Mo and Jolster Upper Secondary School; Definition of Entrepreneurial Learning
Entreprenurial learning is when students learn about how to run a business around their choice of educational area; this enables them 'to see the entire picture' and find their position in a Company. Entreprenurial learning takes single curriculum subjects and all the bits and pieces of learning that the student has achieved through their studies, and brings them together into a 'whole experience' where they can be a leader, a worker or a person of importance within a Company. Through participation, each student can learn about finance and management and can deepen their skills. Most importantly, they can meet real life customers.
Mo and Jolster Upper Secondary School; evaluation and assessment
Each year the students working with Youth Enterprise in 'The Company Programme' write a report, recording all their work with the subject. At the same time the students write their own reports about the individual subjects in which they are employing their entrepreneurial learning. Also, the teacher works closely with the students in entrepreneurship, and there is much verbal discussion, learning and reflection on both sides. The reports are recorded for future use - especially the best ones that document the value of the subjects.
Mo and Jolster Upper Secondary School; introducing entrepreneurial learning to students

Entrepreneurial learning activities are so common in our school that students are expected to participate. This is always introduced as something positive and the students see it as something interesting and a great opportunity. We introduce the entreprenurship training as offering 2 main benefits:

  1. It's a great way to get practical experience and work on real projects with real clients.
  2. It's a means of making money that can be used for travel and other school-related activities.

For some the money is important, but for most it's about the exerience and the exciting possibilities of making products/developing services that can be shown to a potential future employer, or just the important bit about network building, where the students get to know key people in their different lines of work.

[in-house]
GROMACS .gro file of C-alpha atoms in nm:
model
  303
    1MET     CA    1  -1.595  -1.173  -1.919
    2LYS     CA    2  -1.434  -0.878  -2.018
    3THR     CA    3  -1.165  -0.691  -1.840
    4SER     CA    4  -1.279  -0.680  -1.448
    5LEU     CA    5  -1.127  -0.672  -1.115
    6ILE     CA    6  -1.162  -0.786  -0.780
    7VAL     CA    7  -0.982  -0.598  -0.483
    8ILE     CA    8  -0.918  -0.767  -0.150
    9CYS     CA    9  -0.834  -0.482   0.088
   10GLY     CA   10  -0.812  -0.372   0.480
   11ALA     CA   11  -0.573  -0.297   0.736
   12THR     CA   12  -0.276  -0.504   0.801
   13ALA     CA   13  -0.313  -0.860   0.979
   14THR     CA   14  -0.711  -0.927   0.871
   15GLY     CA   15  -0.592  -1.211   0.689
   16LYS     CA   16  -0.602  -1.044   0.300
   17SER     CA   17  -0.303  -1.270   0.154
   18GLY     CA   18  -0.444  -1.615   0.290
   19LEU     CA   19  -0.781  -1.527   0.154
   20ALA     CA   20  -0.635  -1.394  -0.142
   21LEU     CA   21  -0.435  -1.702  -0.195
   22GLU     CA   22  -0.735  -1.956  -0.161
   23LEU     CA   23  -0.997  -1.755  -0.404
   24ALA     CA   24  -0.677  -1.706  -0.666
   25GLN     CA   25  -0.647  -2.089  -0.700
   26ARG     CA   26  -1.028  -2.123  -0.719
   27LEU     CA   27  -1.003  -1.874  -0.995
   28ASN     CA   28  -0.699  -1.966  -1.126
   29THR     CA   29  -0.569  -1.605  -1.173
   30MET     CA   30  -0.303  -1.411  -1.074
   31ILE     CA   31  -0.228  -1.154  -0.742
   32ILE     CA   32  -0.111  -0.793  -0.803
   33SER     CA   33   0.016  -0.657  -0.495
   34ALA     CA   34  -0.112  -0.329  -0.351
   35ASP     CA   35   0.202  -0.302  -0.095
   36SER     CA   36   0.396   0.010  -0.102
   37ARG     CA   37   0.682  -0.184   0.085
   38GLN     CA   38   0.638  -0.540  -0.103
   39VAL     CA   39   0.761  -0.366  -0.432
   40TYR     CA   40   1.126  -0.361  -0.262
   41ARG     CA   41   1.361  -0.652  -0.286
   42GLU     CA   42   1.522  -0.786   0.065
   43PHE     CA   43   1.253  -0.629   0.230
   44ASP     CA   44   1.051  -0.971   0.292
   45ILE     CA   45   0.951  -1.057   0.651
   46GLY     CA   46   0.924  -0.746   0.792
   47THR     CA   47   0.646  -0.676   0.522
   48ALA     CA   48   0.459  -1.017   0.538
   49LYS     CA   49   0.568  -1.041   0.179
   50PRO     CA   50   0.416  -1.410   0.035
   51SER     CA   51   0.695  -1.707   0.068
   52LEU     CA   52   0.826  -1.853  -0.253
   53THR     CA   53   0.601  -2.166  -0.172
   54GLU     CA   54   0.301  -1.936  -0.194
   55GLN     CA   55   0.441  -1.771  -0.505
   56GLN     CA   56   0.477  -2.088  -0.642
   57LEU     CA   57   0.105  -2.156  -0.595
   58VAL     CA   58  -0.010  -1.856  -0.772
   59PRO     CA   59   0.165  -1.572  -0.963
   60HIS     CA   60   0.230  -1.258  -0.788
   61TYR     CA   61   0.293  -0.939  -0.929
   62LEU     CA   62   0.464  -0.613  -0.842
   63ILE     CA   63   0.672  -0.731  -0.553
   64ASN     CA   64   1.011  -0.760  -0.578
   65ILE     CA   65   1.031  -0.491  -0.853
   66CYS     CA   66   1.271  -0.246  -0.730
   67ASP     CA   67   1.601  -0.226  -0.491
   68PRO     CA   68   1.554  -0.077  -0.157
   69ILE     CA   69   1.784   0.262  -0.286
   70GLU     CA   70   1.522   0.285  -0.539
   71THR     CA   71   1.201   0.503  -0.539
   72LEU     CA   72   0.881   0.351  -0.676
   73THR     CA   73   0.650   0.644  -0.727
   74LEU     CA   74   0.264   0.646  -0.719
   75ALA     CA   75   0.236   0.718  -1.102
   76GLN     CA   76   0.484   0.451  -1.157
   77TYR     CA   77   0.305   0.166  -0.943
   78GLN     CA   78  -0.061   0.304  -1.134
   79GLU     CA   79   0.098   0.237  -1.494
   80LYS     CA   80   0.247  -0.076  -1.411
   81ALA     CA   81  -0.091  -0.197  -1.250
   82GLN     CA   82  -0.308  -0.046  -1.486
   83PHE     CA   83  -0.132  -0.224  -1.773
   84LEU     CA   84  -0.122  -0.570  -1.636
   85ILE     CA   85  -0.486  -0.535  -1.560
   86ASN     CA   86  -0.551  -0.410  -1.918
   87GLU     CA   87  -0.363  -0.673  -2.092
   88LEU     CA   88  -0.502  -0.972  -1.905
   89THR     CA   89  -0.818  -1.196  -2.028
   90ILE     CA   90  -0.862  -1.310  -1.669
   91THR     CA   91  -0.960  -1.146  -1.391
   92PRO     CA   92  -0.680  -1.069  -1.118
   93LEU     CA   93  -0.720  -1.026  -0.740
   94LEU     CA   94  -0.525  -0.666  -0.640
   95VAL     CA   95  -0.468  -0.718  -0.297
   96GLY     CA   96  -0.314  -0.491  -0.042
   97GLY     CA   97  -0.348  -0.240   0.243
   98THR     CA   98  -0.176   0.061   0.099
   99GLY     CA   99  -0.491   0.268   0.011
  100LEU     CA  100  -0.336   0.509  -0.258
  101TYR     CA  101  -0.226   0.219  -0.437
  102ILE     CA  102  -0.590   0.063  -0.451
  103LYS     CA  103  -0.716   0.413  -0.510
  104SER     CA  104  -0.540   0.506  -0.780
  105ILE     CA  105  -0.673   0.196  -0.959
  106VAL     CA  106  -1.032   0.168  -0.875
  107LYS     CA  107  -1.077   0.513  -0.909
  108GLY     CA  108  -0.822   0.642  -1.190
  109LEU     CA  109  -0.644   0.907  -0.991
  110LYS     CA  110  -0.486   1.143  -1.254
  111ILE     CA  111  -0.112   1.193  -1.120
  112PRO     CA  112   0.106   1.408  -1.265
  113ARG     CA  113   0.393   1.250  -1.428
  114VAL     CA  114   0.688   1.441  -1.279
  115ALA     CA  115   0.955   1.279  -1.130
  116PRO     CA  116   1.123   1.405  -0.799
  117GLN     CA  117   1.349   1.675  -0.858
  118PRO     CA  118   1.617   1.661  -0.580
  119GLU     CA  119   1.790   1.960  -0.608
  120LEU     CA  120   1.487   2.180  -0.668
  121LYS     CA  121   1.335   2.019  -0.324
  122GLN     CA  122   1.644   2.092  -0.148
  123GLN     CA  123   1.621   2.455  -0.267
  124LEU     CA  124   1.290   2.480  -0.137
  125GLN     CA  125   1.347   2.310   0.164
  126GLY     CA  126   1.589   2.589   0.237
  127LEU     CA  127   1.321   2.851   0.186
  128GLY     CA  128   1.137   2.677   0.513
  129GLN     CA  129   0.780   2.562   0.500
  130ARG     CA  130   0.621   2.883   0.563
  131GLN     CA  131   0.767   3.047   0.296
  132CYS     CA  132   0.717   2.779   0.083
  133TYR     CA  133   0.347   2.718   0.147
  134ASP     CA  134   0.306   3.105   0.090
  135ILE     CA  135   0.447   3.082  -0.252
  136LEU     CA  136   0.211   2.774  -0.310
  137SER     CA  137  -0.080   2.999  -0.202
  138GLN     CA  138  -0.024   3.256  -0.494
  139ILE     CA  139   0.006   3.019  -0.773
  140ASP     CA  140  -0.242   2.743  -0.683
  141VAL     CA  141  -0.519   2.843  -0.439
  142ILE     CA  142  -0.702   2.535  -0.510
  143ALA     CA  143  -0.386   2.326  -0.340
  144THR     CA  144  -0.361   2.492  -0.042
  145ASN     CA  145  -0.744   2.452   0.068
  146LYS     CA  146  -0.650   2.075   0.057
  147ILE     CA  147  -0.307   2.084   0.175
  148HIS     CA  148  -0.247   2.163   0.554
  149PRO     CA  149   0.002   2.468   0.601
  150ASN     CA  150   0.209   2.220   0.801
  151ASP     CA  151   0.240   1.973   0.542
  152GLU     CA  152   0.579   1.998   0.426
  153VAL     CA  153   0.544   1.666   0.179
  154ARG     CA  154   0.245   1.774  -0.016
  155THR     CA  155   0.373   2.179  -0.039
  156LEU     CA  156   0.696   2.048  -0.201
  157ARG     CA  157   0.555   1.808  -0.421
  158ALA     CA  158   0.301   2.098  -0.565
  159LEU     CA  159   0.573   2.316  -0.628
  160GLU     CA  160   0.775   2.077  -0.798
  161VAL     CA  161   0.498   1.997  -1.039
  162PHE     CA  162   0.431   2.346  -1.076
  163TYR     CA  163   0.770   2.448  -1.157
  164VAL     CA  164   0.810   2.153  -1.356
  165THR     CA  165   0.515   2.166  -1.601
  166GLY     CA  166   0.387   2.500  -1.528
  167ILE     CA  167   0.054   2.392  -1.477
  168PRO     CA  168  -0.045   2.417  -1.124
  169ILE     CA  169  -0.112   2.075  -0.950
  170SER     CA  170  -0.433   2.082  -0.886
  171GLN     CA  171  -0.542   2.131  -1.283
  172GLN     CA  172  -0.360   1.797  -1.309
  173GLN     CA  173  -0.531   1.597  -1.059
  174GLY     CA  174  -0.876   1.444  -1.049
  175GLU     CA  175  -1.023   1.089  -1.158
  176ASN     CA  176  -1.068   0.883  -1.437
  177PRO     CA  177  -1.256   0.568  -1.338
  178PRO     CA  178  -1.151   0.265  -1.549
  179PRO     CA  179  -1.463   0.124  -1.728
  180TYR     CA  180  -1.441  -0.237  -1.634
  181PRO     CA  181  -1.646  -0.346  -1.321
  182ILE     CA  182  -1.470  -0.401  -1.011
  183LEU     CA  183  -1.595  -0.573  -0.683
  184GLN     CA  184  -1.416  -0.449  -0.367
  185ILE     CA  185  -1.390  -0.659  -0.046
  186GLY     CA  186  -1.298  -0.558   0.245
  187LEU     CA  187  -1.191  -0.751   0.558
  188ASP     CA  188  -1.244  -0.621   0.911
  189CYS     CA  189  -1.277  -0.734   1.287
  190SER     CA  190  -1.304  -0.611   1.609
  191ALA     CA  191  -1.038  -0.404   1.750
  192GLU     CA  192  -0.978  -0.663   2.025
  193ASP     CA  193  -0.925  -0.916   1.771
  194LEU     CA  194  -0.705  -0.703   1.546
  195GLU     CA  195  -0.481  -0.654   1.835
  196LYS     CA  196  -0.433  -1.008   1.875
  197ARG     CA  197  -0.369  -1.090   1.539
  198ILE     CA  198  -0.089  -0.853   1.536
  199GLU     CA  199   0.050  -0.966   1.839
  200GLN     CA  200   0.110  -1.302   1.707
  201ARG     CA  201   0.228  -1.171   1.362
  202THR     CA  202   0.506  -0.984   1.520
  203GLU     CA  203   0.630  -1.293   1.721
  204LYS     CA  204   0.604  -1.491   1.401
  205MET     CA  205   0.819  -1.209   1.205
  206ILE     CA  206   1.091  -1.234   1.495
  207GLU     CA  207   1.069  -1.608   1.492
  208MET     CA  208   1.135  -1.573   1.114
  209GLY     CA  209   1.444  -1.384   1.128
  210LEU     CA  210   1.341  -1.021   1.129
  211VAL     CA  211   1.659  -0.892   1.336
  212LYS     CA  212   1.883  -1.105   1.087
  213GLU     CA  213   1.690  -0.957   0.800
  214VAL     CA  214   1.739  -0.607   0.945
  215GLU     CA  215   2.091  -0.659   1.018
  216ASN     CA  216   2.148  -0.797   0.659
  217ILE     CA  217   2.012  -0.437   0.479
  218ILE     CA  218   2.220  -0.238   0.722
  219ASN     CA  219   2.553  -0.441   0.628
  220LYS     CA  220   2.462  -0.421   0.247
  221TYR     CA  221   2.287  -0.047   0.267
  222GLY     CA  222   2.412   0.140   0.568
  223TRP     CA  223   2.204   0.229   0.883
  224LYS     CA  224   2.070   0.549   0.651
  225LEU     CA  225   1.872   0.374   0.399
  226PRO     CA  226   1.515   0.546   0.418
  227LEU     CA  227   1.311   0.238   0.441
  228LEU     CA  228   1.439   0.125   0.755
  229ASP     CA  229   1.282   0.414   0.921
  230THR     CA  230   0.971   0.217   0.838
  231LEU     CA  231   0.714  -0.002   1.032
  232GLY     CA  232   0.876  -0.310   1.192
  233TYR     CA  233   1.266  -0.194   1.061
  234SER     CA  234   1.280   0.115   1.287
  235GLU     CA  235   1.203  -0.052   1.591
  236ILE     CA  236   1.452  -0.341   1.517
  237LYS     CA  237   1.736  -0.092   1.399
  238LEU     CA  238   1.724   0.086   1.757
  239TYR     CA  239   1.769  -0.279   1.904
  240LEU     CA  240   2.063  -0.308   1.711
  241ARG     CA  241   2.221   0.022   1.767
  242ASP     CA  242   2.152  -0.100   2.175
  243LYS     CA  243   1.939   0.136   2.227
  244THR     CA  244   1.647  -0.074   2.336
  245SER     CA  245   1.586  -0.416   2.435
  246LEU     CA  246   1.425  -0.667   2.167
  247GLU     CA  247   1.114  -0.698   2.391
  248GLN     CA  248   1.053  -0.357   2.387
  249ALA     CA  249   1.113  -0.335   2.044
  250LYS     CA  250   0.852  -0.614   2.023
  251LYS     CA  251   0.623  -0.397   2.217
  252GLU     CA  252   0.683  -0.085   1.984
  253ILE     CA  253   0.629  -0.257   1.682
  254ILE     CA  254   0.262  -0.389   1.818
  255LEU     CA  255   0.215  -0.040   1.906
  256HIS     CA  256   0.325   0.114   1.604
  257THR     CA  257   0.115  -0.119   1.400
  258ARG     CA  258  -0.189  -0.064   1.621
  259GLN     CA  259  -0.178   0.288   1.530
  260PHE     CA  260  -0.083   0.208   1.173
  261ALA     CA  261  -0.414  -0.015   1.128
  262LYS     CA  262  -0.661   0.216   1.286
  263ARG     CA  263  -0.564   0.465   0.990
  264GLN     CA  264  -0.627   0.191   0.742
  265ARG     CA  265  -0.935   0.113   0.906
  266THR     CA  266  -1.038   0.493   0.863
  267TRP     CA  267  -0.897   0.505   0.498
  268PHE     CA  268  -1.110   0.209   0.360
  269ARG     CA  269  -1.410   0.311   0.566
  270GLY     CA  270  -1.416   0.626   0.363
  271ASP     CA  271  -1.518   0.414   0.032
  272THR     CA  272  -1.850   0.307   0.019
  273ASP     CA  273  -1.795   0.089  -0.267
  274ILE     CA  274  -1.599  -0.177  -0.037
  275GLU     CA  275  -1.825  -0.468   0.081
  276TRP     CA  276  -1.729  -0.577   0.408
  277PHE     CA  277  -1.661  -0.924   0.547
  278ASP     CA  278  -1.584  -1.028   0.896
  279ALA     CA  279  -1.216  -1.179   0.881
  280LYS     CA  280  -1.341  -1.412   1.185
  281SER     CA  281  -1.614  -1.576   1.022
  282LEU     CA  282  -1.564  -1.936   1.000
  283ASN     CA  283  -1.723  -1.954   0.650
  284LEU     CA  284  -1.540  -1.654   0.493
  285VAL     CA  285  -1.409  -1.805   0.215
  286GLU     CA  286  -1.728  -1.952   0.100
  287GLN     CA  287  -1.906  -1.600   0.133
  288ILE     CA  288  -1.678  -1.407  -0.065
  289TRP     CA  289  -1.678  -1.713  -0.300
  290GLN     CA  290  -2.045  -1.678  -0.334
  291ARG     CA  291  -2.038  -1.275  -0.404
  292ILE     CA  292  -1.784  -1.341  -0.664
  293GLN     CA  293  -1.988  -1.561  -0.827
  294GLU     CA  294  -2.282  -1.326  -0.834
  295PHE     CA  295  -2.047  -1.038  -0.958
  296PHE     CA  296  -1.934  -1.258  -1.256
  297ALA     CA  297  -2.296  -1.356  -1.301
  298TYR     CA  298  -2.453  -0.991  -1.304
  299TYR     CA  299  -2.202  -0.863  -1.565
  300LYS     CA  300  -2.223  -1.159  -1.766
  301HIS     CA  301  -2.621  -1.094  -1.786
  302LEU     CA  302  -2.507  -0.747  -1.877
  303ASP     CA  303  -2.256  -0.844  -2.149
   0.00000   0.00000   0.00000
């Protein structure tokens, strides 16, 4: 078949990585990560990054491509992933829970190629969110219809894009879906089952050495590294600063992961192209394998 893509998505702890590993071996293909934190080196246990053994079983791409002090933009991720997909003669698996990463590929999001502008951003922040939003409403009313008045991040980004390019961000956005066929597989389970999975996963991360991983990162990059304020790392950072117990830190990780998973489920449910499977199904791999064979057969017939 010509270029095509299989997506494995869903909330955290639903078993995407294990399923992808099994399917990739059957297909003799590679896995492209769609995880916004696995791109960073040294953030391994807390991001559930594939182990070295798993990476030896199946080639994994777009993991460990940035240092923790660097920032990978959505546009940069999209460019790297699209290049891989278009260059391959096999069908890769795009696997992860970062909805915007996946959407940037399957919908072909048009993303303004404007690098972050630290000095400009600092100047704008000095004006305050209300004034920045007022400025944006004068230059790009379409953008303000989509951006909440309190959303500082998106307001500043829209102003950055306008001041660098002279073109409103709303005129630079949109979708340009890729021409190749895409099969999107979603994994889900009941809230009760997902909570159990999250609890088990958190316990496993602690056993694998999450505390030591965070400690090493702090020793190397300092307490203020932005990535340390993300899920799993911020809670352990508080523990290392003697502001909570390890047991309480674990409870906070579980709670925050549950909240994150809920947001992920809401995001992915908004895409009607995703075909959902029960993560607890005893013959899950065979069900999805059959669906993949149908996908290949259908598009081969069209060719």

Mo and Jolster Upper Secondary School; support and resources
In our school, it's mostly up to the students to earn money from their youth enterprise work. The teachers might also help in recommending different products and clients for the students to pursue - but it's mostly up to the students to follow up and succeed. The school contributes any equipment necessary, but does not provide for the costs that might arise from using it. The teacher has no resources for entreprenurship since at our school it's not a subject in it's own right. So it's mostly work that the teacher does as a service to their students - because we believe in the value of teaching enterprenurship.
Mo and Jolster Upper Secondary School; time in the curriculum

At our school there is no time for teaching entrepreneurship outside of the regular subject timetable.

That means we have 2 alternatives: a) either the teachers make room inside regular subject lessons, or b) the students must participate in practical enterpreneurship outside of school hours.

The advantage of option b) is that the students use the subjects where they most want to advance and specialize to both specialize and work with enterpreneurship. This is the most popular and reasonable way of doing enterprise education; the students are mentored by a teacher, but they themselves take responsibility for assignments that can become, or already are, youth enterprise projects.

Rakkestad ungdomsskole; celebrating good practice